Female high school runners are suing Connecticut amateur athletic bodies to block transgender athletes from participating in girls’ sports
The families of three female high school runners filed a federal lawsuit seeking to block transgender athletes in Connecticut from participating in girls sports
They’re represented by the conservative nonprofit organization Alliance Defending Freedom, which argues that the practice is unfair and violates Title IX
The lawsuit was filed against the Connecticut Association of Schools-Connecticut Interscholastic Athletic Conference as well as other bodies
The Connecticut Association of Schools-Connecticut Interscholastic Athletic Conference has said its policy follows a state anti-discrimination law
The lawsuit centers on two transgender sprinters, Terry Miller and Andraya Yearwood, who have frequently outperformed their cisgender competitors
The families of three female high school runners filed a federal lawsuit Wednesday seeking to block transgender athletes in Connecticut from participating in girls sports.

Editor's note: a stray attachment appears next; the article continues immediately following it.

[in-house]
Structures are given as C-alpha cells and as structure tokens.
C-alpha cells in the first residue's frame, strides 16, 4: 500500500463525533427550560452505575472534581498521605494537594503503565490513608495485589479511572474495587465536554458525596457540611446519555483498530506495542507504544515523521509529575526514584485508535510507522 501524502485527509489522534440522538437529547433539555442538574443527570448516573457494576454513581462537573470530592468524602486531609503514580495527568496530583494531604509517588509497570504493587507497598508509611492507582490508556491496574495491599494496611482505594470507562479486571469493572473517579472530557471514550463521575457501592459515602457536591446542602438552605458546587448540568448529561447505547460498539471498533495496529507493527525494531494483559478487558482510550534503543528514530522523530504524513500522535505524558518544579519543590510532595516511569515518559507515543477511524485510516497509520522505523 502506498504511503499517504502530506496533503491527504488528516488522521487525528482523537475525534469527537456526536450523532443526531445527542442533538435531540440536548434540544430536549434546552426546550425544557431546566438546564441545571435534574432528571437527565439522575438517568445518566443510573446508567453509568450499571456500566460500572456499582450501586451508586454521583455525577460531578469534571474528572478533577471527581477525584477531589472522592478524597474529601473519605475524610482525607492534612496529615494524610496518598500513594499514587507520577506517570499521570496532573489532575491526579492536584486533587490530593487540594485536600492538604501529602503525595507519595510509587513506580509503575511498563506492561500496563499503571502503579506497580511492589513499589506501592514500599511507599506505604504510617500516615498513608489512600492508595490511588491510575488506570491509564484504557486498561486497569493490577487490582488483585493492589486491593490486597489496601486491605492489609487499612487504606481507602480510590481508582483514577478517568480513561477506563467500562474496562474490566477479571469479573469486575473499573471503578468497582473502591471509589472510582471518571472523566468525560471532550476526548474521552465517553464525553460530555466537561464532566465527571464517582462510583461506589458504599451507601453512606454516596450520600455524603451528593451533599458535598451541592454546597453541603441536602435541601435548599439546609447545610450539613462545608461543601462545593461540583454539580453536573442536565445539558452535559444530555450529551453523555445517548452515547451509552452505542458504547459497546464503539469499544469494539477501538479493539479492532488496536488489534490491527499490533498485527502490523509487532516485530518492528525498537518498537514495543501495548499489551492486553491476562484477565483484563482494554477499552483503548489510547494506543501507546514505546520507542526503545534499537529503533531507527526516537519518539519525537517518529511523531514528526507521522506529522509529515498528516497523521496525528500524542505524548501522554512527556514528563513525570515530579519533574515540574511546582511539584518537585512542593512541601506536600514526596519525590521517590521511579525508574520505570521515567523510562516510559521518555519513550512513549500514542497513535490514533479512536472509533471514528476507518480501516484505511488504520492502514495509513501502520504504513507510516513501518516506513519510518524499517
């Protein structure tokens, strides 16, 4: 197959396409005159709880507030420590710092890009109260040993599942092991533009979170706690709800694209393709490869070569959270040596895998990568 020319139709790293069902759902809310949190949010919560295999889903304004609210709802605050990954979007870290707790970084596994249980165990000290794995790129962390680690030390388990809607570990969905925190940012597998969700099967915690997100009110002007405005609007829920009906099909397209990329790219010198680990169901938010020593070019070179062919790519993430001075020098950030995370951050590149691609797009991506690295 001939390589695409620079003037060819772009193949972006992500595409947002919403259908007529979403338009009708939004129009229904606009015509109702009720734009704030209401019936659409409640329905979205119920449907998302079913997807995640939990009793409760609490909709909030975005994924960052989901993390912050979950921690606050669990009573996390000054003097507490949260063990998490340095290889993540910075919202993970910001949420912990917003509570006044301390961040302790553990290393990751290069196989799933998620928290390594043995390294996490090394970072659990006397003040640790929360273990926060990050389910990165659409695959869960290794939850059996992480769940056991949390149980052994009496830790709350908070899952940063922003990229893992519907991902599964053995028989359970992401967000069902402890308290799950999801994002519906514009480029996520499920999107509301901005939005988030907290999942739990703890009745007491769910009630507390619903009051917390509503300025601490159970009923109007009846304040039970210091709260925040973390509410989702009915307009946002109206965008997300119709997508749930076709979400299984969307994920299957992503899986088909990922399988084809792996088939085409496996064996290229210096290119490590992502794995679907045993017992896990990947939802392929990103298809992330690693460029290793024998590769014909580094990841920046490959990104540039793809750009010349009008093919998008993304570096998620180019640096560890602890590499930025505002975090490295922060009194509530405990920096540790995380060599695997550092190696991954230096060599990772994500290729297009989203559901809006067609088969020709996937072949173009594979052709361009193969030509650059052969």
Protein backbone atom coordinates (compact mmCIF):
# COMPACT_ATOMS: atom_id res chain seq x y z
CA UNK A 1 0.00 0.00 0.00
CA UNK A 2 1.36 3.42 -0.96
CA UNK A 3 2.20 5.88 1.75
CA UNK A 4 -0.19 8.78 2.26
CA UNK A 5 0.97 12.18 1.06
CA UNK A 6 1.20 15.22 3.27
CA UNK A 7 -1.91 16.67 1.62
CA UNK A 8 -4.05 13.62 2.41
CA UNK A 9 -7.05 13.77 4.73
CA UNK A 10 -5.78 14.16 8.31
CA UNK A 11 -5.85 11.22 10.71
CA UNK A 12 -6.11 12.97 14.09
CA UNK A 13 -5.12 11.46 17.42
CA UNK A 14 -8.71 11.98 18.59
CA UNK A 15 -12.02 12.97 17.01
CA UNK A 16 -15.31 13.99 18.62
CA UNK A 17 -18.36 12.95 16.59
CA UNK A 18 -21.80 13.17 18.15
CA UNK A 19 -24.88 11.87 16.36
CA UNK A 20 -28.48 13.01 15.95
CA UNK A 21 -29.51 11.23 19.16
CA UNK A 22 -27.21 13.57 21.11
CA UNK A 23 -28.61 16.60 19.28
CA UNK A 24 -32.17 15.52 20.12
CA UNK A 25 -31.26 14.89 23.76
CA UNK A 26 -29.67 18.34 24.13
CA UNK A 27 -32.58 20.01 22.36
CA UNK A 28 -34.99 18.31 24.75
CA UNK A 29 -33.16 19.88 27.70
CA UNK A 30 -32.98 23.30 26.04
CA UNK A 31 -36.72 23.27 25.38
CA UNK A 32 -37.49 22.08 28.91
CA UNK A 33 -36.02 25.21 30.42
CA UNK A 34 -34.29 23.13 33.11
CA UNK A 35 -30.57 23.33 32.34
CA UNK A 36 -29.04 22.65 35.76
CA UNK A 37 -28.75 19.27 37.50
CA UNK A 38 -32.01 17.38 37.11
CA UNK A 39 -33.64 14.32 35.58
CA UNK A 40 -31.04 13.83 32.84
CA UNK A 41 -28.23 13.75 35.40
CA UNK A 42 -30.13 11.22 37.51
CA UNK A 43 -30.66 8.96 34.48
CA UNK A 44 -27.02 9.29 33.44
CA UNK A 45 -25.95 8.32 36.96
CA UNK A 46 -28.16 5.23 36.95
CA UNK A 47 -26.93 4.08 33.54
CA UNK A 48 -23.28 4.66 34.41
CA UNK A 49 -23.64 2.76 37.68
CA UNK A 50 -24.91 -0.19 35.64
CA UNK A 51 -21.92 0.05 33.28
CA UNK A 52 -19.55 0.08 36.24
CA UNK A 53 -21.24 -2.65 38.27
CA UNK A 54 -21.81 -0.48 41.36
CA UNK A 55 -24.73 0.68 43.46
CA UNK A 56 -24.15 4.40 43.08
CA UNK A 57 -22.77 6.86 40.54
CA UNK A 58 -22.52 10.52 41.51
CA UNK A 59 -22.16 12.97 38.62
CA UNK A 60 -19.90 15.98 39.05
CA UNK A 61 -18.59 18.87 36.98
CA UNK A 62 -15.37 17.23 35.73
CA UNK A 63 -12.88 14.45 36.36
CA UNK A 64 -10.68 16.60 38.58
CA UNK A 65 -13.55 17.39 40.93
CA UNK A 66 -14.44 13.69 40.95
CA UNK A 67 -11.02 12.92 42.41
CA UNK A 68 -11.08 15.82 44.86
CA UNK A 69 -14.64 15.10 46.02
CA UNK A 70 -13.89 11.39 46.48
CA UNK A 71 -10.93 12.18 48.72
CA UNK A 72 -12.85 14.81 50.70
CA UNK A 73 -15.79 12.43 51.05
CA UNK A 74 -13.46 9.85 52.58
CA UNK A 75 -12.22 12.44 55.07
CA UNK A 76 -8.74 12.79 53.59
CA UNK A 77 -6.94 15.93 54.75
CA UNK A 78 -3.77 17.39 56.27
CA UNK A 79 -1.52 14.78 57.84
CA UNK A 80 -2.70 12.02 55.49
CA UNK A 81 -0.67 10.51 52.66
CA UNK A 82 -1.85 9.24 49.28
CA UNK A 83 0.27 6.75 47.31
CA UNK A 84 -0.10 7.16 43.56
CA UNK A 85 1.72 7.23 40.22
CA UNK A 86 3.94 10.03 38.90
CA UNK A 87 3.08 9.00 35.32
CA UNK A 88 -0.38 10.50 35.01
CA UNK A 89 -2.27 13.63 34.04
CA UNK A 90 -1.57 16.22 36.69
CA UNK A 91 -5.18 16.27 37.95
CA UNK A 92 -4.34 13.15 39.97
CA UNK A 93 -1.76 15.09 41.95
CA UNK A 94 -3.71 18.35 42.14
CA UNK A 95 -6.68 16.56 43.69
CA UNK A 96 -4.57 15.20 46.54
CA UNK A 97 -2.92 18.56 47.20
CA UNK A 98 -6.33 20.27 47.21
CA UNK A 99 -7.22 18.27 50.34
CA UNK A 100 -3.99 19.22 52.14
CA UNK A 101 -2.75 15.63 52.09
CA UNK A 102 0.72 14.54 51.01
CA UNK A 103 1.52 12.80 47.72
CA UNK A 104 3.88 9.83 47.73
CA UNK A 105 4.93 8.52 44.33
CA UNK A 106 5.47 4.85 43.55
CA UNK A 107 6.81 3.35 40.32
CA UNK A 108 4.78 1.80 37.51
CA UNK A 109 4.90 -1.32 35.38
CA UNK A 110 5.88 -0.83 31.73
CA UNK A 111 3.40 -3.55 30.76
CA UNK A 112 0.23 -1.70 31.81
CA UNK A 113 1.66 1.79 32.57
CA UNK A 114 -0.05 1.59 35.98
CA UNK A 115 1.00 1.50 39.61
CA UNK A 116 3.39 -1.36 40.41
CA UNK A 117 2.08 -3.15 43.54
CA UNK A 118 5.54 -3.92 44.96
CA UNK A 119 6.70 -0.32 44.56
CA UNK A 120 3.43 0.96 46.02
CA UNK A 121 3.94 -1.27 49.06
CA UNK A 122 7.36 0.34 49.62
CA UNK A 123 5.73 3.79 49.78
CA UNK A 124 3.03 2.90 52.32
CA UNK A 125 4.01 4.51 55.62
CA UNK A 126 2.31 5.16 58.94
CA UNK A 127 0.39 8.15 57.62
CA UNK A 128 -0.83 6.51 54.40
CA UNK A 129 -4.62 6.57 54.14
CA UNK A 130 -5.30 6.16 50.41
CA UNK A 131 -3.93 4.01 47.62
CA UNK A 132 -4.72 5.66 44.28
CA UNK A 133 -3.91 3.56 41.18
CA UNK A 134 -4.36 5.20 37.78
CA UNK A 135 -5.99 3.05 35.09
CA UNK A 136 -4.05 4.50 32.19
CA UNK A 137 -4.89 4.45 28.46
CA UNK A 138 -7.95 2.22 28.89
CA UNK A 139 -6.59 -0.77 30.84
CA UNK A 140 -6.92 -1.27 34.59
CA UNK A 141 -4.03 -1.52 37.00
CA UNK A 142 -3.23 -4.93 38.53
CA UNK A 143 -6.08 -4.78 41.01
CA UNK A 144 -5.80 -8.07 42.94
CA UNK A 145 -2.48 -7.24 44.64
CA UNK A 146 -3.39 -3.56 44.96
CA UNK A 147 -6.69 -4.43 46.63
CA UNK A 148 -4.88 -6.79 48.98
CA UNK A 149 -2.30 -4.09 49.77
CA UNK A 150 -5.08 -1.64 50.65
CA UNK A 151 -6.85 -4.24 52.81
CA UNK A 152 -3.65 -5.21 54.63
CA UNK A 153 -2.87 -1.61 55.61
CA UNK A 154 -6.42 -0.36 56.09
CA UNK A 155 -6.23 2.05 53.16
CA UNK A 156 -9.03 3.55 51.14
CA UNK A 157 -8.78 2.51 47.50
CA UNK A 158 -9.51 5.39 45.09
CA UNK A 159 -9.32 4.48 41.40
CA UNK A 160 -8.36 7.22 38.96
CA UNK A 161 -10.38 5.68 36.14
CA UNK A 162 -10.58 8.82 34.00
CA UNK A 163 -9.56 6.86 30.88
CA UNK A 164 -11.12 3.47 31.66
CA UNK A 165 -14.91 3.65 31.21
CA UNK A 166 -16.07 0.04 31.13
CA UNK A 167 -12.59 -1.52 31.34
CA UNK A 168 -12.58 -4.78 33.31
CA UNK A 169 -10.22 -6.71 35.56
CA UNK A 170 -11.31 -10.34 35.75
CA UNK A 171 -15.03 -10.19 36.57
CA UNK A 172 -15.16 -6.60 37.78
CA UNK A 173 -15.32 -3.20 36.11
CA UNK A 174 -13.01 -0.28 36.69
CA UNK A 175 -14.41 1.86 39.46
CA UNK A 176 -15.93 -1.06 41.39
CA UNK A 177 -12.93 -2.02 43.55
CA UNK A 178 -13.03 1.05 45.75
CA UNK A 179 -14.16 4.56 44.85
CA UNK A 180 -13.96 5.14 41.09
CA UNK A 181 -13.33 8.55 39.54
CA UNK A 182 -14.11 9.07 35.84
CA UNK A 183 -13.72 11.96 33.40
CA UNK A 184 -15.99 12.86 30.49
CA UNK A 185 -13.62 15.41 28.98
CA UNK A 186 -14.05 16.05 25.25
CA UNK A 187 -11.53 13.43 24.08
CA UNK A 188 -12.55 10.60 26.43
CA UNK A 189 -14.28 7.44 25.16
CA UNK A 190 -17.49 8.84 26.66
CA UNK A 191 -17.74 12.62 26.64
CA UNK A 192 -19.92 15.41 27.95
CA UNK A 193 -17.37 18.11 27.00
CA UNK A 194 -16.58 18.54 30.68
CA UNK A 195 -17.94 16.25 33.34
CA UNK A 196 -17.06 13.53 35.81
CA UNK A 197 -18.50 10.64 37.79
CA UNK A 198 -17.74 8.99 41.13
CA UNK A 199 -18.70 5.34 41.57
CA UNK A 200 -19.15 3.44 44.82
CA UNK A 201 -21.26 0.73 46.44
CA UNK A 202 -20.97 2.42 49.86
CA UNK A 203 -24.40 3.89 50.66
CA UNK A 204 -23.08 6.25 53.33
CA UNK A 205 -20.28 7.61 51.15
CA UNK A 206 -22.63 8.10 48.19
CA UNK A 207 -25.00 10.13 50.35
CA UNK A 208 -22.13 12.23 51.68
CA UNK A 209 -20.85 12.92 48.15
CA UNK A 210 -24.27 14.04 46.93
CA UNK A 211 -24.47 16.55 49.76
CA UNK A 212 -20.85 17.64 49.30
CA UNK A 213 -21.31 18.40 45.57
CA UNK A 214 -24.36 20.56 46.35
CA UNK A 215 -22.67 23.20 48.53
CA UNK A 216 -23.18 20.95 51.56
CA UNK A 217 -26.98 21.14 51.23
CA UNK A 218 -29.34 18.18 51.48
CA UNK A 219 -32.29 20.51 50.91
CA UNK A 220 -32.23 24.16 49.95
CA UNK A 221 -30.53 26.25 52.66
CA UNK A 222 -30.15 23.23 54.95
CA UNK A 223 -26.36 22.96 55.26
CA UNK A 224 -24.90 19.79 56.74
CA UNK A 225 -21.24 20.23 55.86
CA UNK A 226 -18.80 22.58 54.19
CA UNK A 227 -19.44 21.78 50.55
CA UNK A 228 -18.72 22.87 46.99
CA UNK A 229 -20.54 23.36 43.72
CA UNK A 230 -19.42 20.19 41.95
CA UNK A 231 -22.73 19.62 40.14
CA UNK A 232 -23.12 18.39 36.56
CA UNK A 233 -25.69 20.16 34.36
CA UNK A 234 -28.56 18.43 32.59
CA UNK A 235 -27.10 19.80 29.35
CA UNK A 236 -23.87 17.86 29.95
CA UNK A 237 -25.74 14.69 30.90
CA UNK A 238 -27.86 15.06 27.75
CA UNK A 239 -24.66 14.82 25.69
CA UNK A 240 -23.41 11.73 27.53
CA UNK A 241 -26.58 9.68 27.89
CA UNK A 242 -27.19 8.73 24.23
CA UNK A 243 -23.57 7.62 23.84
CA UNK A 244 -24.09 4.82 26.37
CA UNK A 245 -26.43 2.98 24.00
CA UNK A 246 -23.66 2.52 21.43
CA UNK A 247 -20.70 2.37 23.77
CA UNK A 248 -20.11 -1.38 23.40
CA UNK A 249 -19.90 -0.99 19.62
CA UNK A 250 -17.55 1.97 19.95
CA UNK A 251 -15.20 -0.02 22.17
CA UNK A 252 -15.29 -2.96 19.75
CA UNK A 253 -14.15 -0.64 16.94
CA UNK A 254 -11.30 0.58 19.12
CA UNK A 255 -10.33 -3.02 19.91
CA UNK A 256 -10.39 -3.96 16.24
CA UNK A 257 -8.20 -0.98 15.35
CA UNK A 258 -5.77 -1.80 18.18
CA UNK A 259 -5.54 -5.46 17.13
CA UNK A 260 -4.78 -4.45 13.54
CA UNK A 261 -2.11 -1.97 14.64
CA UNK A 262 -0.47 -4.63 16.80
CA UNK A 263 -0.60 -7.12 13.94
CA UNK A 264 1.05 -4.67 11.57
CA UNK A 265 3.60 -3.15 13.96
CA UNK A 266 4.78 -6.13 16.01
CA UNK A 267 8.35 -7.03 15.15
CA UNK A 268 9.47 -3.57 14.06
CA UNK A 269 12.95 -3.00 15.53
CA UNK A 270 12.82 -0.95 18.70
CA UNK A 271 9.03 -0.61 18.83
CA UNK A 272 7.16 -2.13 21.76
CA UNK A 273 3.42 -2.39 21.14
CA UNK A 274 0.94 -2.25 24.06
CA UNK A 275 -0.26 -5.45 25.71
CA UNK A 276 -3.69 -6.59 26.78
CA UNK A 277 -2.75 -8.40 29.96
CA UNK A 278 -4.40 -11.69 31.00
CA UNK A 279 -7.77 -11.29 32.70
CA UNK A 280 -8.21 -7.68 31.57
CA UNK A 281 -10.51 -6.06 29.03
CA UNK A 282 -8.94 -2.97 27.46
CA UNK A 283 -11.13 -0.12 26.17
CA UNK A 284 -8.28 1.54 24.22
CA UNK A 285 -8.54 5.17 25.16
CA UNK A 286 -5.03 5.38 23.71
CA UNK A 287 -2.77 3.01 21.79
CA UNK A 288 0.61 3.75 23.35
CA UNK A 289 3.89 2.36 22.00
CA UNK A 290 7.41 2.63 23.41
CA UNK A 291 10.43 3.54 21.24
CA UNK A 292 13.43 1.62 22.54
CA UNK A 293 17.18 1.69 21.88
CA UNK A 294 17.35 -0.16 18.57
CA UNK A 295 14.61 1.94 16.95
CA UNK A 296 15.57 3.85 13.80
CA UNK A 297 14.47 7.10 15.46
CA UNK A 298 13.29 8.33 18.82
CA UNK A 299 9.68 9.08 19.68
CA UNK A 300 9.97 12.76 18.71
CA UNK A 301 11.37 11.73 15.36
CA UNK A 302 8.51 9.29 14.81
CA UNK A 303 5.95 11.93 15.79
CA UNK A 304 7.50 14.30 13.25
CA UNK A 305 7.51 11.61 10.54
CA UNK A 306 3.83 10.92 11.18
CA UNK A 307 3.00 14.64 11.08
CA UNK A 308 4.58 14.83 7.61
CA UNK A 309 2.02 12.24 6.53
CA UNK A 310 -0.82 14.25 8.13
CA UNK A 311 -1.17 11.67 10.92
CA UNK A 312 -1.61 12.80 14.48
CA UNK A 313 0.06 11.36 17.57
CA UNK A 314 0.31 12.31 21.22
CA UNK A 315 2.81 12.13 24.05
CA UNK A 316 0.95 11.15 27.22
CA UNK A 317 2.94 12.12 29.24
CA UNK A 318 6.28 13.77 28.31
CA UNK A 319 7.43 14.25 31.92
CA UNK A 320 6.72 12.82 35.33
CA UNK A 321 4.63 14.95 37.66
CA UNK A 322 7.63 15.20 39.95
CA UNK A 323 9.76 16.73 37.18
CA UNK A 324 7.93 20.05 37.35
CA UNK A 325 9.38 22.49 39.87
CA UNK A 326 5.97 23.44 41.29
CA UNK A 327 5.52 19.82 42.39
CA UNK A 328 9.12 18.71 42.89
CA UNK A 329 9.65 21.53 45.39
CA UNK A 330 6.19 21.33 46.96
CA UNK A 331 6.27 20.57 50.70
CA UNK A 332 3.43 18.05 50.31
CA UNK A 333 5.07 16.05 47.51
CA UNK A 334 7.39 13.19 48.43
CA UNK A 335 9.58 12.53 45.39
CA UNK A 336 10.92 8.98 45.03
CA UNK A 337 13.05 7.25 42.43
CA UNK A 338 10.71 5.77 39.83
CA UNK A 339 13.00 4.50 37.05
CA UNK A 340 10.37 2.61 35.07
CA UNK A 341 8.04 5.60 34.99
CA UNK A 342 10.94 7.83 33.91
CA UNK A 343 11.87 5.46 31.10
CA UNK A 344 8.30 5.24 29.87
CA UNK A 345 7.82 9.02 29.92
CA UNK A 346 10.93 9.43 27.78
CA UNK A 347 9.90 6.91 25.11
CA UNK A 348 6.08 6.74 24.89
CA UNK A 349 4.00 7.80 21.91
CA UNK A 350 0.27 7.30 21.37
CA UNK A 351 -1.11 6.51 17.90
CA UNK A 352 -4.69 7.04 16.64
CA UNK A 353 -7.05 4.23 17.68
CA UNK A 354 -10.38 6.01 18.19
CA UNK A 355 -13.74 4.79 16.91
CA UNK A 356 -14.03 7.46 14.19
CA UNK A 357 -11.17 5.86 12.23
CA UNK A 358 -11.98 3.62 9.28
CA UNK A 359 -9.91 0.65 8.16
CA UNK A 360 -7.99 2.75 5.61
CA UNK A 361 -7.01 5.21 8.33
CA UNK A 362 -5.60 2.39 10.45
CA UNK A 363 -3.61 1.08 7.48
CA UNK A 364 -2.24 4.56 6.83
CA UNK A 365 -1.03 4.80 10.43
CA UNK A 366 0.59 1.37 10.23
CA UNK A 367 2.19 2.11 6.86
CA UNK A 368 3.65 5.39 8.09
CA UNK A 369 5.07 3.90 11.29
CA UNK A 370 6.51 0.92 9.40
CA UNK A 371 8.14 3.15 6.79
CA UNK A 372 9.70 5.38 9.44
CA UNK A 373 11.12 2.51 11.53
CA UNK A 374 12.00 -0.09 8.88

Selina Soule, of Glastonbury High School, Alanna Smith, of Danbury High School, and Chelsea Mitchell, of Canton High School, are represented by the conservative nonprofit organization Alliance Defending Freedom.
The organization argues that allowing athletes with male anatomy to compete has deprived their clients of track titles
and scholarship opportunities.
‘Forcing them to compete against boys isn’t fair, shatters their dreams, and destroys their athletic opportunities,’ attorney Christiana Holcomb said in a news release. ‘Having separate boys’ and girls’ sports has always been based on biological differences, not what people believe about their gender, because those differences matter for fair competition.
‘And forcing girls to be spectators in their own sports is completely at odds with Title IX, a federal law designed to create equal opportunities for women in education and athletics,’ Holcomb said. ‘Connecticut’s policy violates that law and reverses nearly 50 years of advances for women.’